Second International Conference on Spoken Language Processing (ICSLP'92)
Banff, Alberta, Canada
In Dutch, intervocalic consonants are longer after short vowels than after long vowels. Two explanations for this phenomenon are experimentally tested in this paper. The first is a universal explanation, suggesting that short vowels are abruptly stopped ("checked"), so that the tail-portion of the vowel is traded for longer closure duration. The second is a language specific explanation: in the phonology of Dutch, consonants after short vowels have to be analyzed as geminates; longer consonant duration in this context reflects the underlying geminate status. If the language specific explanation is correct, the lengthening effect should not be found for English, which does not require intervocalic consonants after short vowels to be analyzed as geminates. If the universal phonetic account is true, the consonant lengthening effect should be found in any language, including Dutch and English. We report an experiment set up to choose between these two competing accounts.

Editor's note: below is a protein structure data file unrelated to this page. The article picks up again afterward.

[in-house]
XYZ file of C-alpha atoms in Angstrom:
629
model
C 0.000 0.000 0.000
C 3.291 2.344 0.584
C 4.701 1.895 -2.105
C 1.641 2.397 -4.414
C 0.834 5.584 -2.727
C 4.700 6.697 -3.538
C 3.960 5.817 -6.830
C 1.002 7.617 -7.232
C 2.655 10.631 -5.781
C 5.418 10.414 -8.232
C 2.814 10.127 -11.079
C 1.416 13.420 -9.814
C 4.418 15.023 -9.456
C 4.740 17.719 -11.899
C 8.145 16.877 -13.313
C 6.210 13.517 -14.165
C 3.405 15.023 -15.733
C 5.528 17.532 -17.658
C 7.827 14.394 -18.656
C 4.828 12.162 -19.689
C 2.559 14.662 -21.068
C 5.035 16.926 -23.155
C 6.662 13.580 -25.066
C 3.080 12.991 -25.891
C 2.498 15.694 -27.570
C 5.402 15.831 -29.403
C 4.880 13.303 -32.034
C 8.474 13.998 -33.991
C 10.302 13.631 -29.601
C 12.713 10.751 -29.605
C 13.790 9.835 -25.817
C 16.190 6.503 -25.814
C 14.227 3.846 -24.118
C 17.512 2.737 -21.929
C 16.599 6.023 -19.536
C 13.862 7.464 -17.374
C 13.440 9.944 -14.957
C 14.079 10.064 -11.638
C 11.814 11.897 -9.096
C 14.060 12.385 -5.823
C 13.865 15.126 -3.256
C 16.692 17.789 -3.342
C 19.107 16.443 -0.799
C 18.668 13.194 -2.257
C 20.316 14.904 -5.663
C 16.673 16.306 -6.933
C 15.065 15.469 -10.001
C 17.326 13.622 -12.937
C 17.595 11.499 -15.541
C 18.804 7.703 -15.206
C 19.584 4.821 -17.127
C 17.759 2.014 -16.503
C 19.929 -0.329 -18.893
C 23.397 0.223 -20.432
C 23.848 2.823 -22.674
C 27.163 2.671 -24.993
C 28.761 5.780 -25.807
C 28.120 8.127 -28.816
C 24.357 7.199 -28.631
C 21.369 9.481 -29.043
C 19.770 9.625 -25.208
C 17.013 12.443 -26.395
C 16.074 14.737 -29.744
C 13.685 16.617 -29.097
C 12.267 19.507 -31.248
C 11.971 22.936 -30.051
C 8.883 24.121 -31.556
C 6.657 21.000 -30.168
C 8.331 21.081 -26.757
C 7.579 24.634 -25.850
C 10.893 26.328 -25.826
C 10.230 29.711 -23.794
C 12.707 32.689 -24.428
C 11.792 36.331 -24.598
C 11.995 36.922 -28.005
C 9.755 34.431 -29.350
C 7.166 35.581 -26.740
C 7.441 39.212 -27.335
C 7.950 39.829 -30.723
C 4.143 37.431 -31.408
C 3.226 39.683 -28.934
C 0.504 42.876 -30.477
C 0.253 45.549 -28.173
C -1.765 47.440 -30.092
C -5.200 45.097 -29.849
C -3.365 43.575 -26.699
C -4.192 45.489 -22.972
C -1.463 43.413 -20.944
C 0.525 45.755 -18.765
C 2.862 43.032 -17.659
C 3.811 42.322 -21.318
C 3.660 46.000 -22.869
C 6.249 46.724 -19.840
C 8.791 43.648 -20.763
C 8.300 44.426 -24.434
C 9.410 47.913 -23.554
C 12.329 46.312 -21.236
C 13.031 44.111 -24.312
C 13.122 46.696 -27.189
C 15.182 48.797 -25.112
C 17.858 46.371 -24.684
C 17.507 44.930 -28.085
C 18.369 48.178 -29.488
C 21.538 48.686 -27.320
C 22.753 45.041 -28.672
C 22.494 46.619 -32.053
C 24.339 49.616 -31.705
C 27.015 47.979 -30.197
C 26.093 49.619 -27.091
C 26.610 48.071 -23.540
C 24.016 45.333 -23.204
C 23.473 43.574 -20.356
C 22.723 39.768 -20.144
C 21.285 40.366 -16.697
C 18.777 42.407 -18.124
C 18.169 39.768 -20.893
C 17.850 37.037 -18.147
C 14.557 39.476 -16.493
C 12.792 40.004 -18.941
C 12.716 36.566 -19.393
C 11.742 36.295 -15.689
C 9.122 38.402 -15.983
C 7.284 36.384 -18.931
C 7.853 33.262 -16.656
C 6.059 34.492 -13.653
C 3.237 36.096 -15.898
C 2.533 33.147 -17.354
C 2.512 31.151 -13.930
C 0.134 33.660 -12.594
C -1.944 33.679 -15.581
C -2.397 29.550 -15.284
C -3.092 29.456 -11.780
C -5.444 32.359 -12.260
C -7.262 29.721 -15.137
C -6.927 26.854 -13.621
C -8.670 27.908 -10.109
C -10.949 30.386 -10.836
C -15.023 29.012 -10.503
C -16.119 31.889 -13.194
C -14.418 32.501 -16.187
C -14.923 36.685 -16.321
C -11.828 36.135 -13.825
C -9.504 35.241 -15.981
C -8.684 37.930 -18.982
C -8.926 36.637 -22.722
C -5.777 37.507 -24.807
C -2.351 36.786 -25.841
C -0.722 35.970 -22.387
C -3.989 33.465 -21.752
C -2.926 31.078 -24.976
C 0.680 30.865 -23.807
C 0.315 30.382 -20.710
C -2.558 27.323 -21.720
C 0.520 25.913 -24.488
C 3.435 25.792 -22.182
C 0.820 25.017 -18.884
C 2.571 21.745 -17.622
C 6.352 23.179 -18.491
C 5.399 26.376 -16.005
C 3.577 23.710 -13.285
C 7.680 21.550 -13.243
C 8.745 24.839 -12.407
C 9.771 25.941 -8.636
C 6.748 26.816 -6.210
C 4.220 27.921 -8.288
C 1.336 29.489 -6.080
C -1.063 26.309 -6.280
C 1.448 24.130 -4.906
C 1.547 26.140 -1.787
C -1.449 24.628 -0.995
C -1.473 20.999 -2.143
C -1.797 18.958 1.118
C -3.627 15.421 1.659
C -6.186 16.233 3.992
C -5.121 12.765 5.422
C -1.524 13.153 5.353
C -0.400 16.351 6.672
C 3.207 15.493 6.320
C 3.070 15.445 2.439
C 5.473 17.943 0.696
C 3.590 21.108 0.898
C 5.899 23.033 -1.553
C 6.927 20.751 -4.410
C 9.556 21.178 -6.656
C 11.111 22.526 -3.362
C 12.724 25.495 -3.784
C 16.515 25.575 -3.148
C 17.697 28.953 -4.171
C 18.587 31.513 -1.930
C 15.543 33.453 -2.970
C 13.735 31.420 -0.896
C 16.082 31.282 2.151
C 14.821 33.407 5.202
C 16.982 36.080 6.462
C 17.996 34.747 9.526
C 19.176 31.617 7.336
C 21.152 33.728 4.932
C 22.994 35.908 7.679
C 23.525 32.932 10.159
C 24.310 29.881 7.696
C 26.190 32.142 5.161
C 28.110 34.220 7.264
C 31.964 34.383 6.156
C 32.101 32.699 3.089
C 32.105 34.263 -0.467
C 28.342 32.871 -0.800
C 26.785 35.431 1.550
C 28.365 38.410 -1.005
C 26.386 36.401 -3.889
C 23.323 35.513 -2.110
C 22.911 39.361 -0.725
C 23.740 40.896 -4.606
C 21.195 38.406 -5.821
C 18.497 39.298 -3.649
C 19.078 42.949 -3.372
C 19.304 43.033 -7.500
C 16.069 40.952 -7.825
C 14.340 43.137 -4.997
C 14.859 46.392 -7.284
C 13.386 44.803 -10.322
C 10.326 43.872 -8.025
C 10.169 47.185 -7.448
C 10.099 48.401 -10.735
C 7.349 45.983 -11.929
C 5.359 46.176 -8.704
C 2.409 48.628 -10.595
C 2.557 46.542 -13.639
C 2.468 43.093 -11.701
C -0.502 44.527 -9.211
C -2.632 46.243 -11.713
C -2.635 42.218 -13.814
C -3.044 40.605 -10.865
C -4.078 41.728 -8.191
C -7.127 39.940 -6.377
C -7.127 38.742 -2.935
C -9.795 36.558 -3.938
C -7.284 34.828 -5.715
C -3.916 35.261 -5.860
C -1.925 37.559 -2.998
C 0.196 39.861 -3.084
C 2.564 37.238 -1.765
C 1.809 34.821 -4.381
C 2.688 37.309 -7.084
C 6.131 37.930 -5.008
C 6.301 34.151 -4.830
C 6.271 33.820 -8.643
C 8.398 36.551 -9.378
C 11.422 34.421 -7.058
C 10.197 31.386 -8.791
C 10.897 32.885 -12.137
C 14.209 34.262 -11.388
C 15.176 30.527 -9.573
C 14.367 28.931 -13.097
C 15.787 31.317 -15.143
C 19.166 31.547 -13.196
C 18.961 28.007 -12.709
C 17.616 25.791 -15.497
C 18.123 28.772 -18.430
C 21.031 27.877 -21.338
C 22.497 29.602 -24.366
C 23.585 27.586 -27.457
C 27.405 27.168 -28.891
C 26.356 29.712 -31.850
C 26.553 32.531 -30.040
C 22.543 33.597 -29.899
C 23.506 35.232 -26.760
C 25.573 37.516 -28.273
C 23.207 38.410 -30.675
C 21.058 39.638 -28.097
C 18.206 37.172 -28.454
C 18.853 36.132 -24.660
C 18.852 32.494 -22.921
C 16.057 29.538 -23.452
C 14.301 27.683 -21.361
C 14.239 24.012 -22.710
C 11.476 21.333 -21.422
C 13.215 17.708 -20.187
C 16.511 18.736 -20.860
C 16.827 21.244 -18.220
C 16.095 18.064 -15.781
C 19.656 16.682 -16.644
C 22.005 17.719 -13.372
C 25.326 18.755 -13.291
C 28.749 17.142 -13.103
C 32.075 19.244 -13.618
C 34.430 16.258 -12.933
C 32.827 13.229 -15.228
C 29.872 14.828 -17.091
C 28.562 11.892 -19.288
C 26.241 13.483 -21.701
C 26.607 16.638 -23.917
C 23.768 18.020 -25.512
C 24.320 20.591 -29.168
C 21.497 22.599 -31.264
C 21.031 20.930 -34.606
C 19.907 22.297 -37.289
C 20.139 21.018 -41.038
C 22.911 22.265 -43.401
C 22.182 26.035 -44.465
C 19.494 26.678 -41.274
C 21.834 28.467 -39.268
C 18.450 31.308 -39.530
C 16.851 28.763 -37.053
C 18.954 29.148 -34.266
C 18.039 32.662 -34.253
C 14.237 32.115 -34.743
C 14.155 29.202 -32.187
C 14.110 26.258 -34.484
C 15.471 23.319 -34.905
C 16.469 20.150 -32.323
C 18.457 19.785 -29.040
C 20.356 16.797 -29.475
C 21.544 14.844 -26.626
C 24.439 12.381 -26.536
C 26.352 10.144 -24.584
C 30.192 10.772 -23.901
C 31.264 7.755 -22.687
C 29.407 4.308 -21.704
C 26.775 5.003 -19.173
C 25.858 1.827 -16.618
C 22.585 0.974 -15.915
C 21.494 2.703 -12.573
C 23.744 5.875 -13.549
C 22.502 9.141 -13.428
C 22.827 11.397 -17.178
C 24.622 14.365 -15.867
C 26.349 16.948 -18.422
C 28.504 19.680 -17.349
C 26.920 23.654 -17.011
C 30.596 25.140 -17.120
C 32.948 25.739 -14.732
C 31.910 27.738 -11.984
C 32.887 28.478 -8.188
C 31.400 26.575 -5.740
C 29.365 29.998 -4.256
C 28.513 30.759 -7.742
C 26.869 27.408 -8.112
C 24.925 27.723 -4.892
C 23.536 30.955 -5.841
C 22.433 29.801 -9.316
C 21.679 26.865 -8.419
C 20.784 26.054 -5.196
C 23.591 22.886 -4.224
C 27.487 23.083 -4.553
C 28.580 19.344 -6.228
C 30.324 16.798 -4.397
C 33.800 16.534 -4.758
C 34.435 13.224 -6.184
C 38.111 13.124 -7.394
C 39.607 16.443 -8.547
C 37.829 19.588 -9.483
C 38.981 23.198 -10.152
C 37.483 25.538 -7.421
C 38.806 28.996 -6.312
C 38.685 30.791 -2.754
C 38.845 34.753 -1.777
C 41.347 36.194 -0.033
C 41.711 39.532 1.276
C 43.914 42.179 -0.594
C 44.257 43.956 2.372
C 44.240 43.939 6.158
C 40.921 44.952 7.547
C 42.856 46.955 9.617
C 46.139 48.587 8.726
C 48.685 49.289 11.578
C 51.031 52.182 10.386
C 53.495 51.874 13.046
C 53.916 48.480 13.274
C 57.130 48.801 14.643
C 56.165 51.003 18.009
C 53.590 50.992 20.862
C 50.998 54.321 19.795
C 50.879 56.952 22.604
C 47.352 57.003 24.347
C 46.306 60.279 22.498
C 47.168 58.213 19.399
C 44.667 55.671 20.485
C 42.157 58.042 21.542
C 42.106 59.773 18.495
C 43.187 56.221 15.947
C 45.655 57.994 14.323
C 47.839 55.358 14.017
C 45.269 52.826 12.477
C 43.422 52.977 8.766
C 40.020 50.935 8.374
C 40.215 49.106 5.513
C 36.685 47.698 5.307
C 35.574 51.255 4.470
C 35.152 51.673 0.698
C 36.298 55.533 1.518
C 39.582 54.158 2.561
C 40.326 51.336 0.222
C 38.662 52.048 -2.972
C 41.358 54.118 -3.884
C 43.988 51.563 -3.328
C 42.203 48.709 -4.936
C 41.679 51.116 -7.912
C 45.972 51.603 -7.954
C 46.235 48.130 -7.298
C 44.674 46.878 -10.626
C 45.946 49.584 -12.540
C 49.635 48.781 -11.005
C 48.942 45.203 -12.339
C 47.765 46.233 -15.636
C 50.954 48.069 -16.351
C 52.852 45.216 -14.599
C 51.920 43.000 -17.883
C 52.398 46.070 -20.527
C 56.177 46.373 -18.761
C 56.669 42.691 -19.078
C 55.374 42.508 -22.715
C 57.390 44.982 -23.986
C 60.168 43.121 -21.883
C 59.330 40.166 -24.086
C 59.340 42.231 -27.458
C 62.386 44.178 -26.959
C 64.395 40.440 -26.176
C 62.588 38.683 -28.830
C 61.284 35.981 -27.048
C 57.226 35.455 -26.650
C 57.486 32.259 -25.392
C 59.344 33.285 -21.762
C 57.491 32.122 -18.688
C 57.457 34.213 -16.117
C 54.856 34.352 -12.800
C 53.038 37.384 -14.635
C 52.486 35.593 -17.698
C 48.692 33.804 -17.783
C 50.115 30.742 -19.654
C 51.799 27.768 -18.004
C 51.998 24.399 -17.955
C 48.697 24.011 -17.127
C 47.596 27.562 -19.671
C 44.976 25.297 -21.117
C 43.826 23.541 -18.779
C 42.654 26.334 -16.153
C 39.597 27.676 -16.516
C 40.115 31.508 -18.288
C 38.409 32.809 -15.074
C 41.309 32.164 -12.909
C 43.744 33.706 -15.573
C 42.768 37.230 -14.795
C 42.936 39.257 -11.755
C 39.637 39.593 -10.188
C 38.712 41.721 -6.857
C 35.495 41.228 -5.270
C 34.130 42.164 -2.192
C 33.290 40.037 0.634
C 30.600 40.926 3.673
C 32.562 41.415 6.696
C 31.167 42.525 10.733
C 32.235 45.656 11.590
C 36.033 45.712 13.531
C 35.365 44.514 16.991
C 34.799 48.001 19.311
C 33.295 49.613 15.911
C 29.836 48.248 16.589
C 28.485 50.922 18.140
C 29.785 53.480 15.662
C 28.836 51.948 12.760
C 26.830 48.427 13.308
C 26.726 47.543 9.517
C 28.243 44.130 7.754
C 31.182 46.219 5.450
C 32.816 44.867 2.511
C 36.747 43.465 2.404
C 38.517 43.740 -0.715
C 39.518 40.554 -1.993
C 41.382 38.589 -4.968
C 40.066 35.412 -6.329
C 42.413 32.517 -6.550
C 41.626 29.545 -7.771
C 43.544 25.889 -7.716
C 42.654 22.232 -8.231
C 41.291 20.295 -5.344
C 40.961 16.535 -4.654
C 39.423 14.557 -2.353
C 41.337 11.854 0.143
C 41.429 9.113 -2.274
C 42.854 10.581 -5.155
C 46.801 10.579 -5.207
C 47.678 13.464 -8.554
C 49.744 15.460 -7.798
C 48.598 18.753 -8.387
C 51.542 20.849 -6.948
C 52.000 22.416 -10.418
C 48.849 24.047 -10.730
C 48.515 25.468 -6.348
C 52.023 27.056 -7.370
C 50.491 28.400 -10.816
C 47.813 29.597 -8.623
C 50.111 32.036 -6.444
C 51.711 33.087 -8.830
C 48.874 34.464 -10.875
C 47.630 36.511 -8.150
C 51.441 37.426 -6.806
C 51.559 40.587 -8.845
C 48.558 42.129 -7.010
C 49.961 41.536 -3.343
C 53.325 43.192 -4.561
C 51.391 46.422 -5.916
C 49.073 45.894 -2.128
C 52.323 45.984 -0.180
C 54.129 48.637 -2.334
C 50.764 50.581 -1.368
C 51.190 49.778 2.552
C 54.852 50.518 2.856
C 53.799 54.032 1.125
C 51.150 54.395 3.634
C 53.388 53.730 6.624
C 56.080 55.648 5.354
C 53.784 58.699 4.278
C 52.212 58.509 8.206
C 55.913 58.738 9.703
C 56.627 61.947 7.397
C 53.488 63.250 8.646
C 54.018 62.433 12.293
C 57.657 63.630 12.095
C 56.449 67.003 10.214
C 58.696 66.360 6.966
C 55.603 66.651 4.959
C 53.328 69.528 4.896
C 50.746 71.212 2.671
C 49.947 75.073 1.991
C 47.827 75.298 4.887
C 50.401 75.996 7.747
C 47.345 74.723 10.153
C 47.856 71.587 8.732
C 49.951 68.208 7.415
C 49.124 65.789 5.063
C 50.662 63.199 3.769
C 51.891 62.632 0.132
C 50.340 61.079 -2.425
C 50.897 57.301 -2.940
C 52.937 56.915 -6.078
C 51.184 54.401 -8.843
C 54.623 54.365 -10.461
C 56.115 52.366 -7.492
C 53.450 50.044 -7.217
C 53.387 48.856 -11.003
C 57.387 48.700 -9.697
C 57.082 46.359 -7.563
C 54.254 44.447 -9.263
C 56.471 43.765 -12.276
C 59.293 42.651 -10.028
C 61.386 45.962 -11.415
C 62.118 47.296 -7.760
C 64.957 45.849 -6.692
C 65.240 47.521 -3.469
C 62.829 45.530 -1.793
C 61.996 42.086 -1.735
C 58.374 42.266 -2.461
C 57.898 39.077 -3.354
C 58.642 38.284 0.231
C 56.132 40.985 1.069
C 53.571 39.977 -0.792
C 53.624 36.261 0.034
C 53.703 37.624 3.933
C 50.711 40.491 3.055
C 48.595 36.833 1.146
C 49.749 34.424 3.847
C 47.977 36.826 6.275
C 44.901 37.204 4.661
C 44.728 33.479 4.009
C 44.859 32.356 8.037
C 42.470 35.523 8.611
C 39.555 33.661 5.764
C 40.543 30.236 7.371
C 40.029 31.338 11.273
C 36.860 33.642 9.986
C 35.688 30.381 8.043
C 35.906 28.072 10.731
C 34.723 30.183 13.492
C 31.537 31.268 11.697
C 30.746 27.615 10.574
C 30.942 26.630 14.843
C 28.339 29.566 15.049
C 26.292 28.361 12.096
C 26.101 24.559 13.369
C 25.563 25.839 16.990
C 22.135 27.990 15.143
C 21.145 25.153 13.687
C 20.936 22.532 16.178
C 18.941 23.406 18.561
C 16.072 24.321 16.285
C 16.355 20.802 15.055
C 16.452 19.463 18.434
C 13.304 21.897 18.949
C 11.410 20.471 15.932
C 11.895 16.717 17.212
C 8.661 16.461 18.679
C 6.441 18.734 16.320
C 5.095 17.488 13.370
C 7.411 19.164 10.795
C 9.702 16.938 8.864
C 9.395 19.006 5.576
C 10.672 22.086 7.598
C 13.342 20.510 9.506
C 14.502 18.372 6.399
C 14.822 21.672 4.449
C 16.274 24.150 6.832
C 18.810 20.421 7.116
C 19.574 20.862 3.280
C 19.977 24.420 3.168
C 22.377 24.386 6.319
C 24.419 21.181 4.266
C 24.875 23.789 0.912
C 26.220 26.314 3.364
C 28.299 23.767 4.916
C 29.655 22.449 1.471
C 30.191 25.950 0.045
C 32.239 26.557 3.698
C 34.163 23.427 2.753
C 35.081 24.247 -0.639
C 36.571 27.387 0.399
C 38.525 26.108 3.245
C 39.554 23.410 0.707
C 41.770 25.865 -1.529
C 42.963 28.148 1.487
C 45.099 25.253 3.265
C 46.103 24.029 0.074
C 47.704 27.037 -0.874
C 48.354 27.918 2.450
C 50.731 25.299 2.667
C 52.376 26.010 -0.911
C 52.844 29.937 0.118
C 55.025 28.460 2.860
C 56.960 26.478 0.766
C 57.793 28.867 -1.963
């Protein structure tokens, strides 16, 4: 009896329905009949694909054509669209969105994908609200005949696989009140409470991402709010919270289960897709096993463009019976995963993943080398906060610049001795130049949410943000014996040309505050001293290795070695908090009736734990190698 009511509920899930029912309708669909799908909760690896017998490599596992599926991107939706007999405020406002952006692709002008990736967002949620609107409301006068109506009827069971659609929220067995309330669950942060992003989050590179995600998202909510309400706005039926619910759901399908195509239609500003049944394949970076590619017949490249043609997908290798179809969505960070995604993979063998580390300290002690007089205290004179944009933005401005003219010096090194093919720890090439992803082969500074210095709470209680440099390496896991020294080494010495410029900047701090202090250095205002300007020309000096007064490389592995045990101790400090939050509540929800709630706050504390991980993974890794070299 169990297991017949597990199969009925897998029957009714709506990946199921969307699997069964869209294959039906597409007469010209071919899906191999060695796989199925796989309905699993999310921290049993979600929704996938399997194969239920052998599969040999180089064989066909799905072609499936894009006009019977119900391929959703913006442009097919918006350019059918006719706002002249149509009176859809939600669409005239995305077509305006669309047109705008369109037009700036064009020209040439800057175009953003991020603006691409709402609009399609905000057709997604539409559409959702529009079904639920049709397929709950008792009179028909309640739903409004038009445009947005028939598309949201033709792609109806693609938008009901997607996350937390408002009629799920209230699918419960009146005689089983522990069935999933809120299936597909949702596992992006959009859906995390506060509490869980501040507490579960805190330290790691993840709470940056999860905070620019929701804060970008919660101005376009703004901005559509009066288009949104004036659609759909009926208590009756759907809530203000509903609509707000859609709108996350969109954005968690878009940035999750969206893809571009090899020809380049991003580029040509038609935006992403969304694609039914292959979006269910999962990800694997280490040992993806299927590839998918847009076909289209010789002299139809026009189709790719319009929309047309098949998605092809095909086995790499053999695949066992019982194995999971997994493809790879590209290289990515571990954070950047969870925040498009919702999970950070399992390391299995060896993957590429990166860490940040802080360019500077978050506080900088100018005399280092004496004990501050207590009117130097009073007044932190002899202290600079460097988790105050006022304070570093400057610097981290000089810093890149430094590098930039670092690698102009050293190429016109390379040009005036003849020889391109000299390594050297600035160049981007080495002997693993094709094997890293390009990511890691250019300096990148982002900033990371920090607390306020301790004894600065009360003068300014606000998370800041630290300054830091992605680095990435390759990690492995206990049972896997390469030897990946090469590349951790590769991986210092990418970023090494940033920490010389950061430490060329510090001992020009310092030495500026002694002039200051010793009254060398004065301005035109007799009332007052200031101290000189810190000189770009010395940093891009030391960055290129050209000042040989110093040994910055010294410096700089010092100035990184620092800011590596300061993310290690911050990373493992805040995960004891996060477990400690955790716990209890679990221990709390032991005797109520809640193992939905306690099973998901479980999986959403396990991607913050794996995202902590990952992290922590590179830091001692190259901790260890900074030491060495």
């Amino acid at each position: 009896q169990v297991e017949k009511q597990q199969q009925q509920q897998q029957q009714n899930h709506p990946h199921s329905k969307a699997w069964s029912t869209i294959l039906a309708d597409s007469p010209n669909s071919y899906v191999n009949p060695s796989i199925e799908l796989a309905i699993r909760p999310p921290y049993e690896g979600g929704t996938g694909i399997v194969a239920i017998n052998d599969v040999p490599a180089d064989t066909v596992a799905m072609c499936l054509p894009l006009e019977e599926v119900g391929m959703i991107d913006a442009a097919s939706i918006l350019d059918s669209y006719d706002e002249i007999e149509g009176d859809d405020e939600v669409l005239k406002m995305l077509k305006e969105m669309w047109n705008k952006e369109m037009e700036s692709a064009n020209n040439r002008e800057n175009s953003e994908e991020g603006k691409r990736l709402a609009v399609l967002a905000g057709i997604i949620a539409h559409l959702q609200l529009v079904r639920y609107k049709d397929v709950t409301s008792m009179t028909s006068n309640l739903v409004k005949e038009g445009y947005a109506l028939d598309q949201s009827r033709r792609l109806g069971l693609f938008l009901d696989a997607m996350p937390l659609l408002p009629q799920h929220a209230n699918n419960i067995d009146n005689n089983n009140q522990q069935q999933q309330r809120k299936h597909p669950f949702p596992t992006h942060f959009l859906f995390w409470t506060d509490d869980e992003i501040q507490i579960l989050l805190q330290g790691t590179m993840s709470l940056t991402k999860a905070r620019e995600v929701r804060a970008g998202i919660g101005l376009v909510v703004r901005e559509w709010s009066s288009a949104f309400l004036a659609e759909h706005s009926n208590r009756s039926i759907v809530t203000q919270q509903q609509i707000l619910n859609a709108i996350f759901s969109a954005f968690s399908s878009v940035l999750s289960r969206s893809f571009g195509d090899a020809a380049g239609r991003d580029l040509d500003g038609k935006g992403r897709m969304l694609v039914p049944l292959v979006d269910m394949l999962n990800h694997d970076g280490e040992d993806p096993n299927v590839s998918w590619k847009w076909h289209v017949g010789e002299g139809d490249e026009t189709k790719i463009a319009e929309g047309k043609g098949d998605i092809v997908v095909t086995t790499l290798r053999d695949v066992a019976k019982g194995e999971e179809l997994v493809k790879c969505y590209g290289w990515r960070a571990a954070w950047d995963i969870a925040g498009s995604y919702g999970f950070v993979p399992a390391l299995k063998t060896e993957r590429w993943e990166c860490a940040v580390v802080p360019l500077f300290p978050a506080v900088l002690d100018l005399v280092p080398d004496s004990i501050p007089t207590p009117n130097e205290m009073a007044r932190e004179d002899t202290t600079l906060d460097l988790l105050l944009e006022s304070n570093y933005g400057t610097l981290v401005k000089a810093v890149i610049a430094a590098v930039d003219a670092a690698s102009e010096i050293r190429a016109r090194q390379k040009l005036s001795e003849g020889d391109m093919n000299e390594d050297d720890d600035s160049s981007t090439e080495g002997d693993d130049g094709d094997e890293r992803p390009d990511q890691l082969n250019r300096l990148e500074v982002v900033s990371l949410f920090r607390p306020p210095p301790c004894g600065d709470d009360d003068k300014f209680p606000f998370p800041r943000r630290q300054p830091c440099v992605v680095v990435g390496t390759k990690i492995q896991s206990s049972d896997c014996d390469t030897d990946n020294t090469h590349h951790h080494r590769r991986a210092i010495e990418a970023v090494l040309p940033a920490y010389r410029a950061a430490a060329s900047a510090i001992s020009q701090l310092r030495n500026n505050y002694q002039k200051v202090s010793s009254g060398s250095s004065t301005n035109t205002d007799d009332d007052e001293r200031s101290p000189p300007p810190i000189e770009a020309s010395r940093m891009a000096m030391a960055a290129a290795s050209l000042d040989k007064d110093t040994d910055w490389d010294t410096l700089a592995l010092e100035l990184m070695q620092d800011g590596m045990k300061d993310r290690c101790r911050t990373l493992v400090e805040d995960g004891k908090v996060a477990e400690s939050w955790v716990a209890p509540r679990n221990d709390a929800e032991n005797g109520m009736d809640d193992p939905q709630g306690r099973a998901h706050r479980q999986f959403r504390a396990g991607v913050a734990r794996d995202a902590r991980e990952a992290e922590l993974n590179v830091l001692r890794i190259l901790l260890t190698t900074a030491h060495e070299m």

Bibliographic reference. Heuven, Vincent J. van (1992): "Linguistic versus phonetic explanation of consonant lengthening after short vowels: a contrastive study of dutch and English", In ICSLP-1992, 1275-1278.